The Acute Effects of Milk Intake on Calcium Homeostasis and Cardiovascular Outcome

A Randomized Crossover Trial in Postmenopausal Women

Rasmus Espersen; Lars Rejnmark


Clin Endocrinol. 2022;96(6):812-818. 

In This Article

Abstract and Introduction


Objective: The importance of calcium intake from dairy in regard to cardiovascular health has been investigated in several studies with discrepant results. Hence, we aim to investigate the immediate effects of milk intake on cardiovascular function.

Design: A randomized crossover study with at least 10 days for washout between the two interventions, 500 ml of water with 200 μg of cholecalciferol or 500 ml of semi-skimmed milk containing approximately 600 mg of calcium with 200 μg of cholecalciferol.

Patients: Twenty community-based postmenopausal women aged 60–80 years.

Measurements: Parathyroid hormone and ionized calcium were measured at baseline and after 2 and 4 h on each study day. Pulse wave analysis and velocity were measured at baseline and after 4 h on each study day.

Results: Compared to water, milk intake increased ionized calcium levels by 0.02 mmol/L (p = .029) and decreased parathyroid hormone levels by 1.78 pmol/L (p < .001). The two interventions caused no changes as measured 4 h after the intervention in the following indices of cardiovascular health; pulse wave velocity, brachial diastolic or systolic blood pressure, central diastolic or systolic blood pressure, mean arterial pressure, pulse pressure, augmentation pressure, augmentation index, heart rate or pulse transit time.

Conclusions: Despite significant changes in calcium homeostasis with increased levels of ionized calcium following milk intake, no acute effects seem to occur on measures of cardiovascular health.


Over the past decade, the importance of calcium intake in general and calcium intake from milk products and supplementation in particular has been investigated in a number of studies showing discrepant results. A Cochrane meta-analysis suggested an overall beneficial effect of increased calcium intake from milk products and calcium supplements.[1] Another meta-analysis found an increased risk of myocardial infarction among participants in randomized trials receiving calcium supplements.[2] Likewise, a Swedish community-based cohort study found that a high intake of calcium (>1400 mg/day) in women was associated with higher death rates from all causes and cardiovascular disease (CVD) but not from stroke.[3] A recent randomized crossover trial has suggested a relative increase in blood pressure in the hours following intake of 1000 mg of calcium citrate compared with placebo.[4] In contrast, Burt et al.[5] found no effect on arterial stiffness and a decrease in arterial wave reflection (augmentation index [Aix]) in the hours following intake of 1000 mg of calcium as citrate.[5] So far, it has not been investigated whether milk intake has similar effects on indices of cardiovascular health. The current discrepancy in research on the cardiovascular effect of calcium intake is concerning given the status milk consumption enjoys in today's western societies.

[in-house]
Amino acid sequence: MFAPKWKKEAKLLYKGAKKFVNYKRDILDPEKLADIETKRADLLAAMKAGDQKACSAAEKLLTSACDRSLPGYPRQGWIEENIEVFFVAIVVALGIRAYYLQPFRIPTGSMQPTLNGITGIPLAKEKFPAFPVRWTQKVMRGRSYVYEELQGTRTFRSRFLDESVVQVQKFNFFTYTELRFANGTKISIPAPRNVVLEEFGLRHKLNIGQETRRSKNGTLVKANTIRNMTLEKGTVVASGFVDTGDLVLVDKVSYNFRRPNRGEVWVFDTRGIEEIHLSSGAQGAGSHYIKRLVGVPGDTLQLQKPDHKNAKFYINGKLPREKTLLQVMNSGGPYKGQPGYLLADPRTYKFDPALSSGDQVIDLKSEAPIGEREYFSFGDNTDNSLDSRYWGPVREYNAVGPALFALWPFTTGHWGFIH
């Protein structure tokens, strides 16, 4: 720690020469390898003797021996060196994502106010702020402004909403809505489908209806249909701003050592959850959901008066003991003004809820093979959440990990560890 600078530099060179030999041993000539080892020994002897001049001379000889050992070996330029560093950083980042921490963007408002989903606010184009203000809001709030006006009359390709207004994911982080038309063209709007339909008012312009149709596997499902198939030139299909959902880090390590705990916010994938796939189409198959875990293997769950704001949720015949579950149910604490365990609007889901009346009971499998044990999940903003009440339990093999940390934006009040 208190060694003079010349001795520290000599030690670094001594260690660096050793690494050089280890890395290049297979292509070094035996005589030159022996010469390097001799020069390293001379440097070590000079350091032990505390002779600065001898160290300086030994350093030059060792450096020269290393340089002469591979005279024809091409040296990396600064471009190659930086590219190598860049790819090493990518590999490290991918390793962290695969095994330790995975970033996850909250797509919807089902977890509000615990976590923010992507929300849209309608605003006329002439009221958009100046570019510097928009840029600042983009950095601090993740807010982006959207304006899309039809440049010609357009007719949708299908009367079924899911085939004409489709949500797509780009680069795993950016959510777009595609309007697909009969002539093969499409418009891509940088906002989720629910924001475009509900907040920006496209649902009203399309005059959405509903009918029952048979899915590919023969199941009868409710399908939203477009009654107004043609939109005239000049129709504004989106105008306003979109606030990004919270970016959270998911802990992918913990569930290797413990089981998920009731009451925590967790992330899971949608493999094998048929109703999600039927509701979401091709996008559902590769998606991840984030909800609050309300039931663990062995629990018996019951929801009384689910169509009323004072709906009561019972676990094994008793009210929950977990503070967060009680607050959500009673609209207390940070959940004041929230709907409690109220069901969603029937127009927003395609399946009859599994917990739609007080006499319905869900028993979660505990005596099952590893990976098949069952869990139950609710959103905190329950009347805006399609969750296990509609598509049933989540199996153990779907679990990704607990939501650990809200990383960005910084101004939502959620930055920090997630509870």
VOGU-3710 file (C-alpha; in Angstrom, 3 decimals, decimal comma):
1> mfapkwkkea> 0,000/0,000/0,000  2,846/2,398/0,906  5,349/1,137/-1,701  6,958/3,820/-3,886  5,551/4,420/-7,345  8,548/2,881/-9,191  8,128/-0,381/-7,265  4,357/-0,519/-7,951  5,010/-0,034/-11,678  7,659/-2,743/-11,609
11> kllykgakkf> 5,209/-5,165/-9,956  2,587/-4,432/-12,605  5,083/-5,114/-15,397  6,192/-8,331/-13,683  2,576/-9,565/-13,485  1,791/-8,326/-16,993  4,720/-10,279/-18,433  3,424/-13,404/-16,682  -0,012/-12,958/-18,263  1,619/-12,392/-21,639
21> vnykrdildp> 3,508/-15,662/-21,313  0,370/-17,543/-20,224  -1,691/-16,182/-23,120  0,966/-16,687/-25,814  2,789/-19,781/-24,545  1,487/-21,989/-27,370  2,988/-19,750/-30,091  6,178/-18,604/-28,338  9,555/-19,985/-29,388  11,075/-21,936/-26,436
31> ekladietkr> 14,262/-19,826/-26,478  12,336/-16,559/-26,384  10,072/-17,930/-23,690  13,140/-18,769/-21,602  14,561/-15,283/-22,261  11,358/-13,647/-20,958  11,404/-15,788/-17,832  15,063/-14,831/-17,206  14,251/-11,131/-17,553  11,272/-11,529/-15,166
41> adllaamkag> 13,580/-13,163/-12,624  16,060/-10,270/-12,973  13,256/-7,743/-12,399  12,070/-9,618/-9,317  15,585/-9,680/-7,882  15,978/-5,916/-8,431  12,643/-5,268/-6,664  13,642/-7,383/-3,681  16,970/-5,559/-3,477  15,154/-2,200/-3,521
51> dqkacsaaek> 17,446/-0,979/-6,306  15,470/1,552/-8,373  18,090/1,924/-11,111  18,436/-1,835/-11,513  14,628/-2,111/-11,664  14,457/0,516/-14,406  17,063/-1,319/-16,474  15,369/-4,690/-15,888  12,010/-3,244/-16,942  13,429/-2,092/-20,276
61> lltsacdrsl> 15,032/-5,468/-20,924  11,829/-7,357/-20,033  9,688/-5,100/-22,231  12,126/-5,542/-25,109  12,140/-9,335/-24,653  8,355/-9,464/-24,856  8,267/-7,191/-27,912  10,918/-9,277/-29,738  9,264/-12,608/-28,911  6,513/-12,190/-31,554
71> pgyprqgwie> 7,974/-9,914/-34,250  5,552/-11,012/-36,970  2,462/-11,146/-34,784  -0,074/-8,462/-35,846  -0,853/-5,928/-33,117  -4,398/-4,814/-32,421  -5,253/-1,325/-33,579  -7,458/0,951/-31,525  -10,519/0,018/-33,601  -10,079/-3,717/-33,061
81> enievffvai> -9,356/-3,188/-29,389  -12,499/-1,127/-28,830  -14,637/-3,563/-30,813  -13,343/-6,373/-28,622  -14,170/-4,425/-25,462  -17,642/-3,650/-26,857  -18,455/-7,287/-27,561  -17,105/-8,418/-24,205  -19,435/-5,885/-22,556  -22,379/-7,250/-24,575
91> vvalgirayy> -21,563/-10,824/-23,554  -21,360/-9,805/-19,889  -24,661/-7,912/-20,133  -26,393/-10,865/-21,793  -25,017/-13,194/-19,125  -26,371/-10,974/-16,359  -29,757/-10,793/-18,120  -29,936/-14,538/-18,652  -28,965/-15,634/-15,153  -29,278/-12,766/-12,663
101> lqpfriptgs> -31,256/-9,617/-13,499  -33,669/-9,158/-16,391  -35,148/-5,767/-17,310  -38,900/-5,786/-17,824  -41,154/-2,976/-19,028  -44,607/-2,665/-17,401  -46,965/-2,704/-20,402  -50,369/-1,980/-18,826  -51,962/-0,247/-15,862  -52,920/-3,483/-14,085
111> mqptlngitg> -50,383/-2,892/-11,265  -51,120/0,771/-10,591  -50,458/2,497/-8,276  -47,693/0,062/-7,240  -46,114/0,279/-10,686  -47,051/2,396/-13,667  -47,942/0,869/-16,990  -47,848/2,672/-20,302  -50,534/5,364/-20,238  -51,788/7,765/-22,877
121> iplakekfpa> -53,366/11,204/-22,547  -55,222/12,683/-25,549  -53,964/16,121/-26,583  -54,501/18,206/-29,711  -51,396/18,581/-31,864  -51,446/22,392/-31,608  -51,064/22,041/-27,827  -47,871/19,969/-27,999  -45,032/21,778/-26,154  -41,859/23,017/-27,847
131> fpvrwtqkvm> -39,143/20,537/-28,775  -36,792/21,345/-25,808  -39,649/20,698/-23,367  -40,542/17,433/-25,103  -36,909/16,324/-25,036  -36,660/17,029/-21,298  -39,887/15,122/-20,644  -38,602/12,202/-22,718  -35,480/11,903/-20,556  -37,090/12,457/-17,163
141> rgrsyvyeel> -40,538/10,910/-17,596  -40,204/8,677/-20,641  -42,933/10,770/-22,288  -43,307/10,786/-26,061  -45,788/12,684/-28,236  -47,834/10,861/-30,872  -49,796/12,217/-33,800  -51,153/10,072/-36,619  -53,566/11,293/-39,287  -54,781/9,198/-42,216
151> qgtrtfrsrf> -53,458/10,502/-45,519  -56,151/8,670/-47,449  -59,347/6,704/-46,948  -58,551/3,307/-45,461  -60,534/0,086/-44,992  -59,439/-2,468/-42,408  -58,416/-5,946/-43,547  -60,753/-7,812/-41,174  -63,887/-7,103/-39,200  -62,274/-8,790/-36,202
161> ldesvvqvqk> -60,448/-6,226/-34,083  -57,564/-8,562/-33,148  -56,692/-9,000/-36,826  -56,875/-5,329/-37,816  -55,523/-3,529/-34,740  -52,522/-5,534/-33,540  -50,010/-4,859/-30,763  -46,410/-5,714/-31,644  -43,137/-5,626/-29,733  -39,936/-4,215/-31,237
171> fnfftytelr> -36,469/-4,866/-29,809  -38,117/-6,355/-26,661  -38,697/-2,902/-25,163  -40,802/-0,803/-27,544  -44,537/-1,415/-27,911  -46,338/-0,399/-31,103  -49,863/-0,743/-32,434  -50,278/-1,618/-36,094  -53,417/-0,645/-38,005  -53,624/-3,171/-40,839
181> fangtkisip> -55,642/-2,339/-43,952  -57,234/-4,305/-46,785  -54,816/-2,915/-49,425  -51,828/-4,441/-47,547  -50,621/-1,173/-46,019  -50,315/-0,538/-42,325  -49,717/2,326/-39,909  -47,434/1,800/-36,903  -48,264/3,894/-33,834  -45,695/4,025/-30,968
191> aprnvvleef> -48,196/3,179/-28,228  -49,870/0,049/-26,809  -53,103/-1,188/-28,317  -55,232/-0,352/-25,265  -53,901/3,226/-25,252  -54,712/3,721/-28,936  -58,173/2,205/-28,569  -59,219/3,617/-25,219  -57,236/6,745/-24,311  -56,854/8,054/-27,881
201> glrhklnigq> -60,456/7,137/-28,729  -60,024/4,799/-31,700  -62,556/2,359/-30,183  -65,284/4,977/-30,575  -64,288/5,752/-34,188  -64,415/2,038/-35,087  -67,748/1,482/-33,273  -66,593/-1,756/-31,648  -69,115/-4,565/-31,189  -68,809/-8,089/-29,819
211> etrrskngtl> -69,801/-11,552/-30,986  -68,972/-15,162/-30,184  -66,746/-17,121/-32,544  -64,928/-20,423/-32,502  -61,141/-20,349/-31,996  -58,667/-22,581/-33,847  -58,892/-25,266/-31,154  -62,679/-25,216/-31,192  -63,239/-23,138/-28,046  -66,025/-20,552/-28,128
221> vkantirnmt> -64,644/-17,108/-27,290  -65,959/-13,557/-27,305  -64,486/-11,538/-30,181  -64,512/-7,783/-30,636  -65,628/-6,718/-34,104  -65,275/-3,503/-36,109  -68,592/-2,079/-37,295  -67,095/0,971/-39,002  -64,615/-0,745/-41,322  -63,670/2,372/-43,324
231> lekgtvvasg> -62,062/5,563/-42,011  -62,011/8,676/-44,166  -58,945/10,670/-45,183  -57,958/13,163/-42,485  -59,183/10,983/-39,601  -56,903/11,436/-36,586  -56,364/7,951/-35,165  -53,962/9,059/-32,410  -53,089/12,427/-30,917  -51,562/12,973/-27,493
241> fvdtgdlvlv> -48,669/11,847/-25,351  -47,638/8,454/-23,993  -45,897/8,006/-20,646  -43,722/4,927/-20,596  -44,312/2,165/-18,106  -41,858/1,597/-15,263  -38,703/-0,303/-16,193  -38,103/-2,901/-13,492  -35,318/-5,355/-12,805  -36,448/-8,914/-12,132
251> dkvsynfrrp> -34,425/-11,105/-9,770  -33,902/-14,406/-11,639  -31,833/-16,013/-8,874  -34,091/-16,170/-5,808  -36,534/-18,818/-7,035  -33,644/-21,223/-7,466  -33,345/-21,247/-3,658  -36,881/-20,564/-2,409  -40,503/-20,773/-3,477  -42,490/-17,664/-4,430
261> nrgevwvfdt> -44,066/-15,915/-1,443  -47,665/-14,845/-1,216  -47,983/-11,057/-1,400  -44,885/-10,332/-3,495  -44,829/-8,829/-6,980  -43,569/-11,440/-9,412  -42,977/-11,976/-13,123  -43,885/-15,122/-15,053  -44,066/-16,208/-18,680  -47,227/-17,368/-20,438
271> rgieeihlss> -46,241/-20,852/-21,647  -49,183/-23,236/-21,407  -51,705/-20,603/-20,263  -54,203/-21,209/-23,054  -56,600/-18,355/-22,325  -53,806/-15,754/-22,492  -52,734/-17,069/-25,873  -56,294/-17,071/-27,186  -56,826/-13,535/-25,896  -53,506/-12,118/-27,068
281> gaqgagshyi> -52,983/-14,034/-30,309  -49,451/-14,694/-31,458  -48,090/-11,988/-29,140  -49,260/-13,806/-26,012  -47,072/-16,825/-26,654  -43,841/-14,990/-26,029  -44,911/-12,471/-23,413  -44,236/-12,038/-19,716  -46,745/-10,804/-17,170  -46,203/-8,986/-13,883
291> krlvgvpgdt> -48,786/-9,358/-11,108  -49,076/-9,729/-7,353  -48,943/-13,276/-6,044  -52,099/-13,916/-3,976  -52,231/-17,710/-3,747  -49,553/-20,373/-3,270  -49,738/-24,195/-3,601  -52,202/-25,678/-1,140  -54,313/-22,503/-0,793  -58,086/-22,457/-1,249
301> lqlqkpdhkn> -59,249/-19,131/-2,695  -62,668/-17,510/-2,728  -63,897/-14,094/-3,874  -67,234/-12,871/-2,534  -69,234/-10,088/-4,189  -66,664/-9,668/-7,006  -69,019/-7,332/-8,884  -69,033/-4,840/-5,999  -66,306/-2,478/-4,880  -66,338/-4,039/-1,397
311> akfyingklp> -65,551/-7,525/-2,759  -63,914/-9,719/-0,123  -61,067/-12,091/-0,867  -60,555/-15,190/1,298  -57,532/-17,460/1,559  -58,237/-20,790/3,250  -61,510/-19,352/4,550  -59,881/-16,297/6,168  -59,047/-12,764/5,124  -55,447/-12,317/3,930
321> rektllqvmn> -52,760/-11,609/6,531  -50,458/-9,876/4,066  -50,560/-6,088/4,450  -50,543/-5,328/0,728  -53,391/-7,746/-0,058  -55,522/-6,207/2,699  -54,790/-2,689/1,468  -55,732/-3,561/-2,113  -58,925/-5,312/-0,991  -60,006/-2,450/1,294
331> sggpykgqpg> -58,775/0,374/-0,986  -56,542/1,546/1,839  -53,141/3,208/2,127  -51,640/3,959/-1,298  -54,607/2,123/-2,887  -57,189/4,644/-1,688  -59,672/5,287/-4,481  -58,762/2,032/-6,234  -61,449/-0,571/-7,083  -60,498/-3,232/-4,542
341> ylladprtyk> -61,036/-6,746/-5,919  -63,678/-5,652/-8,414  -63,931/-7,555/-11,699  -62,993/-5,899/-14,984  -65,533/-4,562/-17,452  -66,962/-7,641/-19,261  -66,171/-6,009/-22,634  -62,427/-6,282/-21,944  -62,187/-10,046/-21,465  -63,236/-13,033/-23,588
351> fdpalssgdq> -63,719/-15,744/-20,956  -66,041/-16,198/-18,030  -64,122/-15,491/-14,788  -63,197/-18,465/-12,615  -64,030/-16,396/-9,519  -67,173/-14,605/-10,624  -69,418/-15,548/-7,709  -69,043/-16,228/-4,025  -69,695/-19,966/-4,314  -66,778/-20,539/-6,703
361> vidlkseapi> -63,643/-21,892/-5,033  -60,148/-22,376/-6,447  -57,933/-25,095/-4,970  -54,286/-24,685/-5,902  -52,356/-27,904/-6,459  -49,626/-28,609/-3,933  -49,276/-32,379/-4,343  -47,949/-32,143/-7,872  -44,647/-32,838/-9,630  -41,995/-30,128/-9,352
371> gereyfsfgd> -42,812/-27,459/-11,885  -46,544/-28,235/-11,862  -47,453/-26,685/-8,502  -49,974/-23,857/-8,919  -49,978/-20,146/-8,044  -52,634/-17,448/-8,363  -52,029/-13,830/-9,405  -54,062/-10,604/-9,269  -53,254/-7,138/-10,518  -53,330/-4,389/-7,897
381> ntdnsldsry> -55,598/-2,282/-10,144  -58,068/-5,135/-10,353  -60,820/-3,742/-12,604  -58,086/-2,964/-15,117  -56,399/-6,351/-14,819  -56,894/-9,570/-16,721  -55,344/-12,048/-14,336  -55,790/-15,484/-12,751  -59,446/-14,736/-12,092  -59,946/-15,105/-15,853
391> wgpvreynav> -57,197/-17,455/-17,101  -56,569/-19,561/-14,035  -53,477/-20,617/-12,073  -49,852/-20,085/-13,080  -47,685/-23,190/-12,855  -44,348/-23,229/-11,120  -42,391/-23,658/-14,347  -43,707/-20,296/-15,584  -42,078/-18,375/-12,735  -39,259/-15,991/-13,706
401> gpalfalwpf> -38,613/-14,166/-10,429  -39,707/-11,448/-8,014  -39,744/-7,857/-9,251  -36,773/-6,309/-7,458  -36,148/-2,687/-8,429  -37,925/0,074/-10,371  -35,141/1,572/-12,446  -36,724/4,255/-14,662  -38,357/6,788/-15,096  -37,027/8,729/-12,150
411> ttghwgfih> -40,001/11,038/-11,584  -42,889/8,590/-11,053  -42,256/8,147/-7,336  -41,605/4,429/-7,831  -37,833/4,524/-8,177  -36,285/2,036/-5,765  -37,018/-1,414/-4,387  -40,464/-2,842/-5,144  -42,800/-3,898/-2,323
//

Arterial stiffness is a strong predictor of CVD, future cardiovascular events and all-cause mortality.[6,7] It can be measured noninvasively by pulse wave velocity (PWV), which is considered the gold standard.[8,9] Carotid-femoral PWV reflects the arterial stiffness in aorta,[9] but it is also a dynamic measure that can change within 90 min after administration of antihypertensiva.[10] An increase in PWV by 1 m/s corresponds to an age-, sex-, and risk factor–adjusted risk increase of 14% in cardiovascular events.[6]

The aim of this study was to investigate the immediate effects of milk intake on cardiovascular indices by measuring arterial stiffness. Our null hypothesis was that cardiovascular indices are not affected by milk intake.